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Pressure builds on mayor to drop council tax changes that hit poorest


Brewing rebellion by Labour party and councillors following ACORN campaign.

Campaigners have said that planned council tax changes that will hit the city’s poorest households are “a line in the sand”. The cuts aim to save a maximum of £4.2 million by removing the full discount option of the Council Tax Reduction, a scheme to support the poorest with their council tax.

Having gathered a 4,000 signature strong petition, the community union ACORN are lobbying Labour councillors to vote against the proposals if they are put before councillors in January 2018, following a cross party cabinet discussion set to take place next month.

Sources say that at least four of the 37 Labour councillors are planning to vote against the plans put forward by the mayor, with many others strongly opposed. Adding to the pressure, multiple local Labour party groups are set to pass motions in opposition to the plans. The Greens and Lib Dems have also committed to opposing the plans.

ACORN have sent a briefing document aimed at persuading Labour councillors to vote against the plans. The briefing argues that cuts to the Council Tax Reduction scheme will eventually end up costing the council more than the £1.3-4.2 million per year that can be saved, as indicated by New Policy Institute research on other local authorities.

The briefing also highlights the human cost of the changes, with 16,000 of the city’s poorest households set to lose the 100% reduction. Citizens Advice Bureau have reported significant increases in problems regarding council tax and Child Poverty Action Group research has highlighted the stark choices facing families between paying for council tax or buying food and other necessities.

A large proportion of the households that would be impacted by the change are in Bristol’s most deprived areas such as Hartcliffe, Withywood, Lawrence Hill, Avonmouth and Lawrence Weston.

While acknowledging the pressure the council is under due to government austerity, ACORN wrote “There has to be a line in the sand, or residents will begin to wonder what the point is in voting for a Labour administration.” The briefing highlights that Labour has opposed similar plans when put forward by the Conservatives or former Mayor George Ferguson.

A leaked report circulated to Labour councillors last week hit back at some of the points raised in the ACORN briefing. The ‘confidential’ document questioned the conclusions drawn from the independent research, challenged the legitimacy of ACORN’s petition and notes that the campaign “falls short of suggesting an alternative funding solution”.

In support of the plans, the council have highlighted possibilities for a limited discretionary support fund and protections for especially vulnerable households. If no changes are made the scheme will cost up to £41.8 million next year in order to support 25,000 working age and 13,000 pensioner households who are currently in receipt of a full or partial council tax exemptions.

The mayor is also facing claims from the Green Party and Lib Dems that the public consultation was illegal, as it only offered three options: cuts, cuts or cuts. A source close to the council has said that the consultation is technically legal, as there is a text box for respondents to protest the changes. The legal advice has not been made public and the council have denied a Bristol Cable Freedom of Information request on the grounds of confidentiality.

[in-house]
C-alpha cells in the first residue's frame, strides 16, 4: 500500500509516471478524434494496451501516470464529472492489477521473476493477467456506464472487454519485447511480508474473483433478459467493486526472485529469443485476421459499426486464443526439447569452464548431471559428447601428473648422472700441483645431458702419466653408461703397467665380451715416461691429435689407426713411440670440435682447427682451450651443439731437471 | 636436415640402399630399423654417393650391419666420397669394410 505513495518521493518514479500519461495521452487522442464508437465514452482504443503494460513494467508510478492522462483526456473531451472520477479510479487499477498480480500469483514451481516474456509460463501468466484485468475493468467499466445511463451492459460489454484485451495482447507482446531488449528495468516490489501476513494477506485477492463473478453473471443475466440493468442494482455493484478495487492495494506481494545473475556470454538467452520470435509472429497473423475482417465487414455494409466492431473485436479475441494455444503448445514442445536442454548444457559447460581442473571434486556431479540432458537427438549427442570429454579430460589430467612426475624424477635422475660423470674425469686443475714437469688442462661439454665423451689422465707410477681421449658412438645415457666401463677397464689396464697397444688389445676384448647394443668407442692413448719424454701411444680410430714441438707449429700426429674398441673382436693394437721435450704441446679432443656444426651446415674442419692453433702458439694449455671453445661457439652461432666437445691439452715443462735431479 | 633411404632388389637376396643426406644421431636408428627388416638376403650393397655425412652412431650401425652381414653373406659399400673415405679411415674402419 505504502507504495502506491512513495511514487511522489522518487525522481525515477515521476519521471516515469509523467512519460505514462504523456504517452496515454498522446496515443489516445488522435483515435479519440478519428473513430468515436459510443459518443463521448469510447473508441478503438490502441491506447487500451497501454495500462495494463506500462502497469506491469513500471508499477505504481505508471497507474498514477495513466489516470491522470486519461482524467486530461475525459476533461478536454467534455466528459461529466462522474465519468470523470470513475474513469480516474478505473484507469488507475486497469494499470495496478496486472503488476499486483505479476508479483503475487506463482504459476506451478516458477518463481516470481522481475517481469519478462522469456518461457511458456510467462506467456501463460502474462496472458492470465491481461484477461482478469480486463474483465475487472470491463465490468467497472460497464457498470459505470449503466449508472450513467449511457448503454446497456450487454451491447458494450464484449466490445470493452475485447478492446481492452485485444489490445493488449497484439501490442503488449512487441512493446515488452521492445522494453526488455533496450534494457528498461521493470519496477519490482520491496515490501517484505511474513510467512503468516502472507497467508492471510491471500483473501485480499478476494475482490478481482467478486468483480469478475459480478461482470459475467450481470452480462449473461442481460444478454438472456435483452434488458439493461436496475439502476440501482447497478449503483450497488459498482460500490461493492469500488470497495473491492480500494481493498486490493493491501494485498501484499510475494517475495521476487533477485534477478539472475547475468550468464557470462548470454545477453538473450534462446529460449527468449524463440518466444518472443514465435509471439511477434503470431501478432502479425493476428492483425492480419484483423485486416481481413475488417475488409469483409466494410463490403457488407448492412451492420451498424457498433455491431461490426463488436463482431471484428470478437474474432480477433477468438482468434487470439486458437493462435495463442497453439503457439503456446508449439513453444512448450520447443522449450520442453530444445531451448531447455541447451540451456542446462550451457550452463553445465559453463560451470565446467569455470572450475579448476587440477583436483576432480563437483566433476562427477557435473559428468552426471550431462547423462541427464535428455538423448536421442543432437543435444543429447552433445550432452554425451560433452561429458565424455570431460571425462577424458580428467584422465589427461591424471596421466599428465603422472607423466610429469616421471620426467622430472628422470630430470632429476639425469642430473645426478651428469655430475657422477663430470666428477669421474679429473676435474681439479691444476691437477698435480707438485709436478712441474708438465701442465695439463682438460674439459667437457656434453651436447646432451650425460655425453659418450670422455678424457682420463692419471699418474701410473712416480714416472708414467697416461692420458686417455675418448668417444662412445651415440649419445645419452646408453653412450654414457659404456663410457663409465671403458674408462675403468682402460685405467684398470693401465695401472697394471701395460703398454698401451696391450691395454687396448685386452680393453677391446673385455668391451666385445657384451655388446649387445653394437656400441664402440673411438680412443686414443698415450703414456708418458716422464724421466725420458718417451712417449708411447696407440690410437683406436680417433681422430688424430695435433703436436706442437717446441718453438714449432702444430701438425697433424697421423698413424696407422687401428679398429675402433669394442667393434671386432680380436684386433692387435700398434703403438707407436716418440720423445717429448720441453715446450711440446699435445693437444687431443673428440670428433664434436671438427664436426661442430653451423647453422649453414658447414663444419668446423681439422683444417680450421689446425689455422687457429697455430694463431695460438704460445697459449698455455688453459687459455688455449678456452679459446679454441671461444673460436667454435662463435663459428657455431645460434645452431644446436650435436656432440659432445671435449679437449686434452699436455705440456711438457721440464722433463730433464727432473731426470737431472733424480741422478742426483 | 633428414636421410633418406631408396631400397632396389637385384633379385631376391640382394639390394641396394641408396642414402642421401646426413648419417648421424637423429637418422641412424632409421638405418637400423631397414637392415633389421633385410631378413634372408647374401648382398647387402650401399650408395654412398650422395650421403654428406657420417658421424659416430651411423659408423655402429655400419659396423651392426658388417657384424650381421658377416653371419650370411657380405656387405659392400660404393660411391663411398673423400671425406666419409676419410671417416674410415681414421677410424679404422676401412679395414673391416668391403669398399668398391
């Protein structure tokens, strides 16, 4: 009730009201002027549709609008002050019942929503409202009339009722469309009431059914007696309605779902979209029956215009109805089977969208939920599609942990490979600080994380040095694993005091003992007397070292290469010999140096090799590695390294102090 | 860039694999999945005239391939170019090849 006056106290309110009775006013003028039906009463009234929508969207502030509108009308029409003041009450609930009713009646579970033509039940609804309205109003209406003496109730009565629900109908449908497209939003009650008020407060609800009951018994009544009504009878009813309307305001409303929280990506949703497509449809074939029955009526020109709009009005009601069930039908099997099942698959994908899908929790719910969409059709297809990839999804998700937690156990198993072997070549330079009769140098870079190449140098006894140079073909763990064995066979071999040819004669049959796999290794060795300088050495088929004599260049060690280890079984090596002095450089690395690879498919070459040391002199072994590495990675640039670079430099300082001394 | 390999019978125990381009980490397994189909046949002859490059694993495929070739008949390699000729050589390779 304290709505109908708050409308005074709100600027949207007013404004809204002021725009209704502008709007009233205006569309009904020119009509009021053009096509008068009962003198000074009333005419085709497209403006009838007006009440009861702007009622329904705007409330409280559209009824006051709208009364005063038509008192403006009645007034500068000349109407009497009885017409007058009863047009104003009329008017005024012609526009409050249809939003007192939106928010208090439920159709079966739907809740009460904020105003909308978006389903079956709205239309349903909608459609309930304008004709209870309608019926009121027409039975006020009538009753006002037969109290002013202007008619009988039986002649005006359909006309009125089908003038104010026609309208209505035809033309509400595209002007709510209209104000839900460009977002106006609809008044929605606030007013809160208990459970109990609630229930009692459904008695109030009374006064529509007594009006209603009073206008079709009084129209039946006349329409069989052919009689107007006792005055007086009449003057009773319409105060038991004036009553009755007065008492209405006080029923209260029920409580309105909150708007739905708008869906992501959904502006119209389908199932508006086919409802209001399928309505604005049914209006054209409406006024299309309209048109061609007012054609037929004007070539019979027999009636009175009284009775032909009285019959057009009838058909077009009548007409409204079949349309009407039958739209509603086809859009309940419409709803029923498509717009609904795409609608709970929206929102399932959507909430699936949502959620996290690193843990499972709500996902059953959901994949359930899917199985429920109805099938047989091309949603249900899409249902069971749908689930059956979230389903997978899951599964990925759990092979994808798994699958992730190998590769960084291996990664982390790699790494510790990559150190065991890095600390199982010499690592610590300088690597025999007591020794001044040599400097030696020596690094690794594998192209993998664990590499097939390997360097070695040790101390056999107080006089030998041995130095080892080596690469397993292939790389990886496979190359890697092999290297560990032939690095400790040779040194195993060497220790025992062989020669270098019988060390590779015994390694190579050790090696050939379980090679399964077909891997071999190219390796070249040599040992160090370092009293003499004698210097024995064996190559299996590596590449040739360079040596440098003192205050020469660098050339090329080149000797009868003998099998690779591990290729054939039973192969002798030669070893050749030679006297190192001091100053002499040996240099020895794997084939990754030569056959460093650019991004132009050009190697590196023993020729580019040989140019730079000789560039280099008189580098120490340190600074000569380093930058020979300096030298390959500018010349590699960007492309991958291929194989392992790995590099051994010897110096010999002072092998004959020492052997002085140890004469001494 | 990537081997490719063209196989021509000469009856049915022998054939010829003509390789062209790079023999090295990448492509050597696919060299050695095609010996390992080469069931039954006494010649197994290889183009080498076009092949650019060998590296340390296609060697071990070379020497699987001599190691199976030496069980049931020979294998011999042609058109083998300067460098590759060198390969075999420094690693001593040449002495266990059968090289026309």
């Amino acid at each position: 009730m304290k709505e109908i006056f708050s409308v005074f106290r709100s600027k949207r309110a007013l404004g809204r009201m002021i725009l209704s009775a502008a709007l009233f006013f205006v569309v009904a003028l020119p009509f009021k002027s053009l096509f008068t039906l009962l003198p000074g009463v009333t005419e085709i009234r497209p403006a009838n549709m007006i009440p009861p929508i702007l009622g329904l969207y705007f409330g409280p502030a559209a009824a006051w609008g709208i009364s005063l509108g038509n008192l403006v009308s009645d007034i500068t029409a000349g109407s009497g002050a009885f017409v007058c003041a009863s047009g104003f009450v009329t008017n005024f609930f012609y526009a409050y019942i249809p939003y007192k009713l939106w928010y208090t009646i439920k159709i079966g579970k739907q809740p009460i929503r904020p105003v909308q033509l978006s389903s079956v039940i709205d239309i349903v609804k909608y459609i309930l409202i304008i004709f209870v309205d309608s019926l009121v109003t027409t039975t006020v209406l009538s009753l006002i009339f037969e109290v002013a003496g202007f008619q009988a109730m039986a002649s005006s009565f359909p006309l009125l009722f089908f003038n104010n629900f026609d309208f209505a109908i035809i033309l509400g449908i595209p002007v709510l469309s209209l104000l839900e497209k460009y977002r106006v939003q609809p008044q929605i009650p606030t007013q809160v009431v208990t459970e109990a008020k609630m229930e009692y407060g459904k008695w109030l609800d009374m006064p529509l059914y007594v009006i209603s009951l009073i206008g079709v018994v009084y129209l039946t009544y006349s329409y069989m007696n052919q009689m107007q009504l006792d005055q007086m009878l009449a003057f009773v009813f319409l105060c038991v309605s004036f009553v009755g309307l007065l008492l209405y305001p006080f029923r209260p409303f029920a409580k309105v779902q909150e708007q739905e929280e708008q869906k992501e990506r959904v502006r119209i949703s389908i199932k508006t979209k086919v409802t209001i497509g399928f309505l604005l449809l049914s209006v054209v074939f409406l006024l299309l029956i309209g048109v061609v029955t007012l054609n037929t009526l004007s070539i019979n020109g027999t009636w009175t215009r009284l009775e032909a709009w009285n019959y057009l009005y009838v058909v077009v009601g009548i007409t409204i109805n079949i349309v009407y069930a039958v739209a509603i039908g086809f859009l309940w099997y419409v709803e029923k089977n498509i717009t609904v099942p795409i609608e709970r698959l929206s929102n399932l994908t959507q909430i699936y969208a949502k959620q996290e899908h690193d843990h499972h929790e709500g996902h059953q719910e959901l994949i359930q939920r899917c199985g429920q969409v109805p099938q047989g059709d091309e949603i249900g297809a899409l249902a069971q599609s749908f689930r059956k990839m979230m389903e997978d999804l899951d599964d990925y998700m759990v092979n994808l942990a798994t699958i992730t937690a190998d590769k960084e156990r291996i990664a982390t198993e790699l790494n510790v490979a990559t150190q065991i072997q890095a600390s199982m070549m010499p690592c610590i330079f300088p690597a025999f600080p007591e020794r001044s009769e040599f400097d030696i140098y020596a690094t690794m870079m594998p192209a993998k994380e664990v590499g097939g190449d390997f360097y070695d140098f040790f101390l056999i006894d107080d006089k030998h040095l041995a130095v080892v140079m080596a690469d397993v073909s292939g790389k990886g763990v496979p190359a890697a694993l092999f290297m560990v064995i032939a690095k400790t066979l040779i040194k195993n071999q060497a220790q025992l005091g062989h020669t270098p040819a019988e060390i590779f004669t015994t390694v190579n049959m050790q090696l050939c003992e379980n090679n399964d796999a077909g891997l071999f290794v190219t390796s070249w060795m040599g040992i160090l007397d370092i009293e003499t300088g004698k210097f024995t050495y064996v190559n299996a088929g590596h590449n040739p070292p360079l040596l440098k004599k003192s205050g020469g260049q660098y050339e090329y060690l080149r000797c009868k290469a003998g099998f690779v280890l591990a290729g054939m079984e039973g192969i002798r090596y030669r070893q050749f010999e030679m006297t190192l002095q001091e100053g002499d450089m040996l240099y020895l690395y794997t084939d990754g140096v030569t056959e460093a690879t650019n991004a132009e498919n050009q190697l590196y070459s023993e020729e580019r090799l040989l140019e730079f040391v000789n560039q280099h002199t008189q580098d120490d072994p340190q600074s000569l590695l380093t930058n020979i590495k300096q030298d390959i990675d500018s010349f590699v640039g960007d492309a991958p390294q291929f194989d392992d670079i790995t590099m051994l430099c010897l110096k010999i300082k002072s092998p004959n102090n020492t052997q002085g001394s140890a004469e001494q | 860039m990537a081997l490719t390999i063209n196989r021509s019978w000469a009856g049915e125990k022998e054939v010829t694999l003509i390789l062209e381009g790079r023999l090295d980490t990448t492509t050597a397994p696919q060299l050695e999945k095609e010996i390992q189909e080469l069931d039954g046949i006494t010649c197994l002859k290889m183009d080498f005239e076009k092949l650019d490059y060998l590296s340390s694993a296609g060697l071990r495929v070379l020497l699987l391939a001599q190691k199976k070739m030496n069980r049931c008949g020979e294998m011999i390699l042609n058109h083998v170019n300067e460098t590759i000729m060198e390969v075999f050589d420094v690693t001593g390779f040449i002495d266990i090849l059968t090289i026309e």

Bristol City Council stated that “Bristol is one of a small number of councils that has continued to provide the same levels of support to residents since 2013.” Nationally, just 37 councils have maintained the same levels of support since the changes to the council tax system.

Earlier this year Camden council reversed changes and implemented a full reduction for the lowest income families, and Tower Hamlets council voted to retain its scheme, stating that “removing the 100 per cent discount for households who need it will do nothing but push those people further into poverty”.

A spokesperson for the council said there was no comment to made at this point, and that the mayor was discussing the issue with his team.

ACORN have urged the mayor and councillors to drop the plans and “put a clear distance between Labour Party actions in power and Conservative Party policy.”


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Report a comment. Comments are moderated according to our Comment Policy.

  • I’ve got a great solution, give our hard working Council officers a 2nd payrise in 2 years. To be fair I struggle to get up in the morning knowing I earn less than the Prime Minister.


  • IF this goes through, the Mayor should lose his job. Either by deselection, or at the next mayoral election. Taxing people with no money is the height of cruelty and incompetence – with Universal Credit (and its attendant 6-week wait for payments) coming in the council would soon find itsself jailing people for being poor!


  • not sure the story should be a “brewing rebellion by Labour”? … surely it’s “shock and disgrace that Labour are even thinking on implementing these cuts on the backs of the poorest”! not as snappy I guess…


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